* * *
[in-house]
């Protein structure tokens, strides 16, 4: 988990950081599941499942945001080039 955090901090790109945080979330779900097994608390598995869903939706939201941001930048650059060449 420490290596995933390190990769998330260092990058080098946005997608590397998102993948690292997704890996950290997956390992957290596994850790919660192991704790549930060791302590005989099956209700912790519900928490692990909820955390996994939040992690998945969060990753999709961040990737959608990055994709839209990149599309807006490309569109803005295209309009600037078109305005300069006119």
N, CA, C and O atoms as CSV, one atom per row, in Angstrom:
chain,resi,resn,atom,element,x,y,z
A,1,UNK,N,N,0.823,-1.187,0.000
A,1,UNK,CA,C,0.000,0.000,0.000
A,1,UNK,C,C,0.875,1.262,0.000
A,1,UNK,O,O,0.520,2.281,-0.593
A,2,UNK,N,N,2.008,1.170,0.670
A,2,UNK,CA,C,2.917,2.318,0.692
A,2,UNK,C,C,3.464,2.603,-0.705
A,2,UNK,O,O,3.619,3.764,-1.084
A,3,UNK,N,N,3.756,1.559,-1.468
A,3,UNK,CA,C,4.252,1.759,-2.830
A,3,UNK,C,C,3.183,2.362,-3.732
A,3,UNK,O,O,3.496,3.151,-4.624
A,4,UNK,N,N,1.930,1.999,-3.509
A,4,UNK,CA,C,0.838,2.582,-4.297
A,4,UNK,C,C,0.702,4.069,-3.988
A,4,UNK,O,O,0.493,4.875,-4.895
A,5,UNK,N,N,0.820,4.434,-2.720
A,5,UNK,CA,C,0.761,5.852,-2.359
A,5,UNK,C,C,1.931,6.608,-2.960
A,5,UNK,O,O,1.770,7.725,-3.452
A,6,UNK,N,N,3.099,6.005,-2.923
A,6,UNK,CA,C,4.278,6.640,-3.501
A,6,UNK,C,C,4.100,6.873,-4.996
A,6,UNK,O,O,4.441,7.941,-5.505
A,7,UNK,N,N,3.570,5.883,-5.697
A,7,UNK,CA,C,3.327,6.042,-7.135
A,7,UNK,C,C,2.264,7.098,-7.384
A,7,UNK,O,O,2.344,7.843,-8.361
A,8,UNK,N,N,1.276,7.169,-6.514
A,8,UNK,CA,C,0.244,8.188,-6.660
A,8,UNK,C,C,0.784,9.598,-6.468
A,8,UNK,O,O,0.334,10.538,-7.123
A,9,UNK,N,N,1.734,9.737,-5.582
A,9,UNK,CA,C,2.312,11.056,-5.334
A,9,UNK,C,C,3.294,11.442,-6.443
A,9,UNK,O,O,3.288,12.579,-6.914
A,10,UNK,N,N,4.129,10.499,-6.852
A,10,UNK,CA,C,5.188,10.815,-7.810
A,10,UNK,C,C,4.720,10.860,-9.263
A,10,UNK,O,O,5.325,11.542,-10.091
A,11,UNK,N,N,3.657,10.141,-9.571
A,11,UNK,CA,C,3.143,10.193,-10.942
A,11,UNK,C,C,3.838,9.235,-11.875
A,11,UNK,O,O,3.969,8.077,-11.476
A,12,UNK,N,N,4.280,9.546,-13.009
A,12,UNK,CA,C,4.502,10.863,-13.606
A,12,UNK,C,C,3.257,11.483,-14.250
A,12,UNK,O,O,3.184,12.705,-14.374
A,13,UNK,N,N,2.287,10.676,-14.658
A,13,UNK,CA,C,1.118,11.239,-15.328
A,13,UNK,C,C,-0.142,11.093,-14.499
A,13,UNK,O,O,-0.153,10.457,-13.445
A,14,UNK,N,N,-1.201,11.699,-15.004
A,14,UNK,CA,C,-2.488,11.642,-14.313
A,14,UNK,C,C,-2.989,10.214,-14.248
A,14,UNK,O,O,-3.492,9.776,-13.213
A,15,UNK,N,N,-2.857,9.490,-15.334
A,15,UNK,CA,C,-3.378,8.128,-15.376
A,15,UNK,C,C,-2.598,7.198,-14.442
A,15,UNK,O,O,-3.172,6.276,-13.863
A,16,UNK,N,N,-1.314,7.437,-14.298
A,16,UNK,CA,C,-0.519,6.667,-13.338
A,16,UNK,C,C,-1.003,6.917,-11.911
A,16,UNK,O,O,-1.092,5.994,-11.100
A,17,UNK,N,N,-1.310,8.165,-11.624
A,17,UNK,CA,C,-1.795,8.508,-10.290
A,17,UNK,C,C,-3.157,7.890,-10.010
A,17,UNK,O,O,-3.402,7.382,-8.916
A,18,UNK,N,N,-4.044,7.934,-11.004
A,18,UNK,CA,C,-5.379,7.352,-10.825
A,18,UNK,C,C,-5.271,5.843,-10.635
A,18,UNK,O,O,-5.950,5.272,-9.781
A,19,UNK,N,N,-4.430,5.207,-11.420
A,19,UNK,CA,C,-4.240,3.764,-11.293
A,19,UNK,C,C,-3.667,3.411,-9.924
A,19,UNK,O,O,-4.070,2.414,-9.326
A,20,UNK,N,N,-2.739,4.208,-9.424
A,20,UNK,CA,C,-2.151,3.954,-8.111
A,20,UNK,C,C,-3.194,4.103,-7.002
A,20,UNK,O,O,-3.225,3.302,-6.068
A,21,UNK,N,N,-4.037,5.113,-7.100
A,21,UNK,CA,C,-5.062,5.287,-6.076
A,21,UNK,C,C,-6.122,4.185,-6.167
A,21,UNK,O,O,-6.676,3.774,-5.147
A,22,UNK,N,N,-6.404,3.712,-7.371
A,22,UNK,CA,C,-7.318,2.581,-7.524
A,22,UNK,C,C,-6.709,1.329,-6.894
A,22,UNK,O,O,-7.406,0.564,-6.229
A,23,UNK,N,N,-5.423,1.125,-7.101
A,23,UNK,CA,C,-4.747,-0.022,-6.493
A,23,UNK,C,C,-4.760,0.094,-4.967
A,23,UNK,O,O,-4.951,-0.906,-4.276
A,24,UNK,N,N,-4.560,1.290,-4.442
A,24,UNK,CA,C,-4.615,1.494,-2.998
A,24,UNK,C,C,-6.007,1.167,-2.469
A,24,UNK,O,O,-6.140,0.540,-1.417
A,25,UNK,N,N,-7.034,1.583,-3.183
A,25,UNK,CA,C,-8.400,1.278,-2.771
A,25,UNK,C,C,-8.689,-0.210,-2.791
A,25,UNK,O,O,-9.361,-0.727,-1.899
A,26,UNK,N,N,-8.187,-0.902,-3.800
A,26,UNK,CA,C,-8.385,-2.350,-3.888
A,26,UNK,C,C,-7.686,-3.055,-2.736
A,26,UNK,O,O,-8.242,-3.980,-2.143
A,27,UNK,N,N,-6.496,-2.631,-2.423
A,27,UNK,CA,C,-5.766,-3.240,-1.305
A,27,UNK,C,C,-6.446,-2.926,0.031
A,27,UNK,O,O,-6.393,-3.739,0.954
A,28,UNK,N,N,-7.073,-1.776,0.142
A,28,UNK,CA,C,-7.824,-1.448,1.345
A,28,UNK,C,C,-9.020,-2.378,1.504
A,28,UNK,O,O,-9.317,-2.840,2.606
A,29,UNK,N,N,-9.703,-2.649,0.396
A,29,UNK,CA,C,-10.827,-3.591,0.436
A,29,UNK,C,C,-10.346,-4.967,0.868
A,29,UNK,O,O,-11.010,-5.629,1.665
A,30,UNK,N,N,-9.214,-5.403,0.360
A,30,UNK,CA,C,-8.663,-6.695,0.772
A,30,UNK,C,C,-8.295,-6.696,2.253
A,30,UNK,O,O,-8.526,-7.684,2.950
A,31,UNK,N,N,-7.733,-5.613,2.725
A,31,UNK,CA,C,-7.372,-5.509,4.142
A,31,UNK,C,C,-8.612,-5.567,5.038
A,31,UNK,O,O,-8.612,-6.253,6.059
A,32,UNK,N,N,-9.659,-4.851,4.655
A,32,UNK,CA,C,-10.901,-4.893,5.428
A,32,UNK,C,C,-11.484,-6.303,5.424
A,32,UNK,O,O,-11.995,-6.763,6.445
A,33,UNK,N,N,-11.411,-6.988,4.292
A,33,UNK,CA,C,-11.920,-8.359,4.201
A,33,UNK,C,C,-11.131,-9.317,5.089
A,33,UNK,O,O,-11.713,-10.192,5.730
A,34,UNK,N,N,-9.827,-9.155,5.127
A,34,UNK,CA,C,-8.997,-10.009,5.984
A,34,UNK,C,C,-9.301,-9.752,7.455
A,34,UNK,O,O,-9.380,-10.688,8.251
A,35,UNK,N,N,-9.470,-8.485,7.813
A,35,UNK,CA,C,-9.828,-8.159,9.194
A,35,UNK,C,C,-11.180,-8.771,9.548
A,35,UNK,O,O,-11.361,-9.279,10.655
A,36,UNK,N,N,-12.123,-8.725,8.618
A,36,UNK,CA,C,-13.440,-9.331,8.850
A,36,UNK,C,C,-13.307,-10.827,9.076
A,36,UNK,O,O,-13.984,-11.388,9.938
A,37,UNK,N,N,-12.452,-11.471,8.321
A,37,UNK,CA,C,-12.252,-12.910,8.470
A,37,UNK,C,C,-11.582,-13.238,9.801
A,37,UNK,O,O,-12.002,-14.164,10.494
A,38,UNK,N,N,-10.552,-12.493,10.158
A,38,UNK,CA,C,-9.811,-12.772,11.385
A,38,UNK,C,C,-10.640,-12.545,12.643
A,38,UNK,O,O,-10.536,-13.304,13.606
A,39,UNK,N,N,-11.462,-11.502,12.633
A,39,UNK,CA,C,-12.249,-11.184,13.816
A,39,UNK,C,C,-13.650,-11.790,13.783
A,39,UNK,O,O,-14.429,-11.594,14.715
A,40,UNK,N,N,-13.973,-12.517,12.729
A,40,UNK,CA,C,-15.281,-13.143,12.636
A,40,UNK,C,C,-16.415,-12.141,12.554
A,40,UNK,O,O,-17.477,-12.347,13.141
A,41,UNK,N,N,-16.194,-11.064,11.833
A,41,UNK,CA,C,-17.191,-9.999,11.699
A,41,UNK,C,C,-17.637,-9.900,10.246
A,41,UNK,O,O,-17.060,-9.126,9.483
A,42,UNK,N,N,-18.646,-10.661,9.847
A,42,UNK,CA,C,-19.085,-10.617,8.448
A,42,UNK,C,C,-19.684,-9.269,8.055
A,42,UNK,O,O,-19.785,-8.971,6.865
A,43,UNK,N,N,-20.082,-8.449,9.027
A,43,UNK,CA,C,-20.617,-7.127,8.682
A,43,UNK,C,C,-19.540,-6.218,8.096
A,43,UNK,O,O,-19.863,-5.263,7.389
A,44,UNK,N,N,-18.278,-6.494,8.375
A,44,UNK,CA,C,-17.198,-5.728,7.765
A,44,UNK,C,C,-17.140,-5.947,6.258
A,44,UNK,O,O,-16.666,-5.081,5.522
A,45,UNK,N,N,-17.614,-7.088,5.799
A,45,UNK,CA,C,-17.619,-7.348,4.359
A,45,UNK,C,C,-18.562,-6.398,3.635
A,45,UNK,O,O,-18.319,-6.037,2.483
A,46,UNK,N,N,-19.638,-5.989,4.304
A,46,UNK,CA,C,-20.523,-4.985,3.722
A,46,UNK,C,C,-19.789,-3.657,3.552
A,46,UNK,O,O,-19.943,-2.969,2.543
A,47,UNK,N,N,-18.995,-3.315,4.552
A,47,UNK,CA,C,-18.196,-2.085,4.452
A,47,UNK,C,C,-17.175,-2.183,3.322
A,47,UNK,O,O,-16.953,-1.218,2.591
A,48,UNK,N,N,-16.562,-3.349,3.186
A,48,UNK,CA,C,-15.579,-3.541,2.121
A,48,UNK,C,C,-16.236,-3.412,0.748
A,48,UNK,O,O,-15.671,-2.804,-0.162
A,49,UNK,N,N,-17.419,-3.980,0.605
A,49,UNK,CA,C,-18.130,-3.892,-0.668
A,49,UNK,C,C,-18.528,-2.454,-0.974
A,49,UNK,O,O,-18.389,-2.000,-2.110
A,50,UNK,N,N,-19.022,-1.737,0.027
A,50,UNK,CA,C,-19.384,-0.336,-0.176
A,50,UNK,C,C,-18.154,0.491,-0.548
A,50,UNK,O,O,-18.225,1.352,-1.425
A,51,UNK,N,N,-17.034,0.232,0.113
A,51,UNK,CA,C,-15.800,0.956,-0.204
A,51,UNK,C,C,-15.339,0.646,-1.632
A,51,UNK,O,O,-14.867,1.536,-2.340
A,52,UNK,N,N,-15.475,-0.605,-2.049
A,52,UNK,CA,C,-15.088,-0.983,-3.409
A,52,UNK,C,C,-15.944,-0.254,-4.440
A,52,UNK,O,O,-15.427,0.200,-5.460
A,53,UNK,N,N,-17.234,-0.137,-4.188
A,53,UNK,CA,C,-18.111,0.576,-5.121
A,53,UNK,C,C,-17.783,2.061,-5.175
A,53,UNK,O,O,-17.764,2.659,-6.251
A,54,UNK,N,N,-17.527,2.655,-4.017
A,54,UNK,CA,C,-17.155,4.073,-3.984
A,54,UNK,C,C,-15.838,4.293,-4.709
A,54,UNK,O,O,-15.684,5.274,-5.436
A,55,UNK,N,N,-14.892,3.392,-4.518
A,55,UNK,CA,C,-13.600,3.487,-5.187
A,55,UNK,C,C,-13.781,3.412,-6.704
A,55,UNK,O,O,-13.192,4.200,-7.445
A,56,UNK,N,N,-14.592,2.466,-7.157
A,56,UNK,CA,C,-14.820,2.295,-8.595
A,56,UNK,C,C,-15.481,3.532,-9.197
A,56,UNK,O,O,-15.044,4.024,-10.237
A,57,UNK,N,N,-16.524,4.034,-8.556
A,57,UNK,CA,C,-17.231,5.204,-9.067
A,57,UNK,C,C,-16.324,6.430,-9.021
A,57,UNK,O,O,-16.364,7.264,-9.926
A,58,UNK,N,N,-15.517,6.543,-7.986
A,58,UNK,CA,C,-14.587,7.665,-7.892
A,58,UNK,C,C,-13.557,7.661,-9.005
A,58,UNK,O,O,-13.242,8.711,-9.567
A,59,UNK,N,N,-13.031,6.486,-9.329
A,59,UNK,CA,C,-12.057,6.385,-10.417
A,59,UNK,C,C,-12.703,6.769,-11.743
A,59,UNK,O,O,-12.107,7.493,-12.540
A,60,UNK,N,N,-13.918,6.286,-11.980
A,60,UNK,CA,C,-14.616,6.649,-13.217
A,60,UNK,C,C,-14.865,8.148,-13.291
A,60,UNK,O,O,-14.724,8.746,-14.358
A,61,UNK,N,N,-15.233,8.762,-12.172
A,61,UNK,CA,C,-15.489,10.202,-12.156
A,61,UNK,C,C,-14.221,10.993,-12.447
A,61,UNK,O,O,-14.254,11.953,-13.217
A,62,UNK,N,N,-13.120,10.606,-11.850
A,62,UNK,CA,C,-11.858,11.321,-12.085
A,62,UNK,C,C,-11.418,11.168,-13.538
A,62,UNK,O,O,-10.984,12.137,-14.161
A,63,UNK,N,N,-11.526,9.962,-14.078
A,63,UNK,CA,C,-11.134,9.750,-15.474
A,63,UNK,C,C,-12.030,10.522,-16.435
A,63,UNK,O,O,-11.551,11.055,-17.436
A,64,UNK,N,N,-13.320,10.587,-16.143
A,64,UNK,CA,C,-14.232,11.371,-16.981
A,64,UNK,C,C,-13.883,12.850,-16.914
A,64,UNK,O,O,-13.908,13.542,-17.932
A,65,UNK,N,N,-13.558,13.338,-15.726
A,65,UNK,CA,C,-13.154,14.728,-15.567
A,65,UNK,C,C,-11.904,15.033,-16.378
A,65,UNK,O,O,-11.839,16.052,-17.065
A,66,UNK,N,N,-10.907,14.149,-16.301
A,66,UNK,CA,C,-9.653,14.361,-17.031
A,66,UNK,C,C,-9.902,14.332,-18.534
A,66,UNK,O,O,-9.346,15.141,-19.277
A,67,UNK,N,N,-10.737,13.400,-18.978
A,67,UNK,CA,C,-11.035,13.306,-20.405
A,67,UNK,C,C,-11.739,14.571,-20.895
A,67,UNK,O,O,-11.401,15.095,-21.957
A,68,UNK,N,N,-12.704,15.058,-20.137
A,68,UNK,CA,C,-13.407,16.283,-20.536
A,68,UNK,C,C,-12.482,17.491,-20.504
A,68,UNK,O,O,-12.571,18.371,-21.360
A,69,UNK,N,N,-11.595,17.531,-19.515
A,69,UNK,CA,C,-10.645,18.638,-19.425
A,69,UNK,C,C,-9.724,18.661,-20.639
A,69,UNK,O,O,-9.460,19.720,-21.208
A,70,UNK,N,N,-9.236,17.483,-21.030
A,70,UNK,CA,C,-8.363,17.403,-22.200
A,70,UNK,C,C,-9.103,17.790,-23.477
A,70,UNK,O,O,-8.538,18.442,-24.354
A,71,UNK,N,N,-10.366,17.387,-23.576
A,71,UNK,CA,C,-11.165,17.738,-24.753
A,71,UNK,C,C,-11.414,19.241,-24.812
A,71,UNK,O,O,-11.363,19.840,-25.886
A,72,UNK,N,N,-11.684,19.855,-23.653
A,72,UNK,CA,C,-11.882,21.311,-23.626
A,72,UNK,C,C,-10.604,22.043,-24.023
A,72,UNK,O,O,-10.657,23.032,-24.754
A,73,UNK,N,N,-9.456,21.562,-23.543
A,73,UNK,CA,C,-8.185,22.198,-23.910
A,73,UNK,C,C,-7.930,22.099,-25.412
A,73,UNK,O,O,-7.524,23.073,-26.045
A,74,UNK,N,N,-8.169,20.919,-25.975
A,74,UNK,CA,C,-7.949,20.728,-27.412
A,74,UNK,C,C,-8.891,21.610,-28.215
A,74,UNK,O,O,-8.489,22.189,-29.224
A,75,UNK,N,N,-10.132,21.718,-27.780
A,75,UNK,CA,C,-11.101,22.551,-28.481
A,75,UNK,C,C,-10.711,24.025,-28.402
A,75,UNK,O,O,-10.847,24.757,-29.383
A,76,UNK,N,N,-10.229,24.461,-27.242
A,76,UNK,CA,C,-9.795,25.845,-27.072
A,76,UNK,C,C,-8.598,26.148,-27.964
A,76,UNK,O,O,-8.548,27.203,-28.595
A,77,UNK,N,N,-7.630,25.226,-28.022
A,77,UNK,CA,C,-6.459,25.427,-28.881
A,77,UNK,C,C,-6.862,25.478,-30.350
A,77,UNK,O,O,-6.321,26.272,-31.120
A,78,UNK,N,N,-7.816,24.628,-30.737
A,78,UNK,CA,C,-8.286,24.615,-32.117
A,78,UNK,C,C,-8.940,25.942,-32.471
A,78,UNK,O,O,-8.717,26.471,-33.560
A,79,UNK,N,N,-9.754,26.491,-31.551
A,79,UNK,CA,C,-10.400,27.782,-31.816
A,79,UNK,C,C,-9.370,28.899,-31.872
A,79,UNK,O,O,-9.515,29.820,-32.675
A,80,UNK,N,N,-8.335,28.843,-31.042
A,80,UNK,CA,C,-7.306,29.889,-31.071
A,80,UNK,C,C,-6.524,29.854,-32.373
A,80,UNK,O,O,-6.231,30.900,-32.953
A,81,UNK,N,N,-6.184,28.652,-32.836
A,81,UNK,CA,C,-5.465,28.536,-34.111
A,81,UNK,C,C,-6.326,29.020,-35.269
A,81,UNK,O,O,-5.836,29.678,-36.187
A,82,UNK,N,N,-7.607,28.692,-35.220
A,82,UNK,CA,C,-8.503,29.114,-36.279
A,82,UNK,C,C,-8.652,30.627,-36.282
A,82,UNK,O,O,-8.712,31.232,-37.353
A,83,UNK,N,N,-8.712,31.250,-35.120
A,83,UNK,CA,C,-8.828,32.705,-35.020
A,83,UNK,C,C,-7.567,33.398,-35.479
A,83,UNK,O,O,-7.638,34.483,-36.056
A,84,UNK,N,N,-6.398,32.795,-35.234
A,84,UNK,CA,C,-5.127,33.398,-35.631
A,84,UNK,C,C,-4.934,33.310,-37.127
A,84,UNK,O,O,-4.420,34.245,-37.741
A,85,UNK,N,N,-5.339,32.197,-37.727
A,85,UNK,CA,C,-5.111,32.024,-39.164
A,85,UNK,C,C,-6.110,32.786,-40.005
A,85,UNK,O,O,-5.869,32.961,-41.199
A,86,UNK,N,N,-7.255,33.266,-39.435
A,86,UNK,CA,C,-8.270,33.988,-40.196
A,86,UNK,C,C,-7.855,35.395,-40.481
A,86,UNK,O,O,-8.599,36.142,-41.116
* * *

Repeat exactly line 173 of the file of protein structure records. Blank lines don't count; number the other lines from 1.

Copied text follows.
A,43,UNK,N,N,-20.082,-8.449,9.027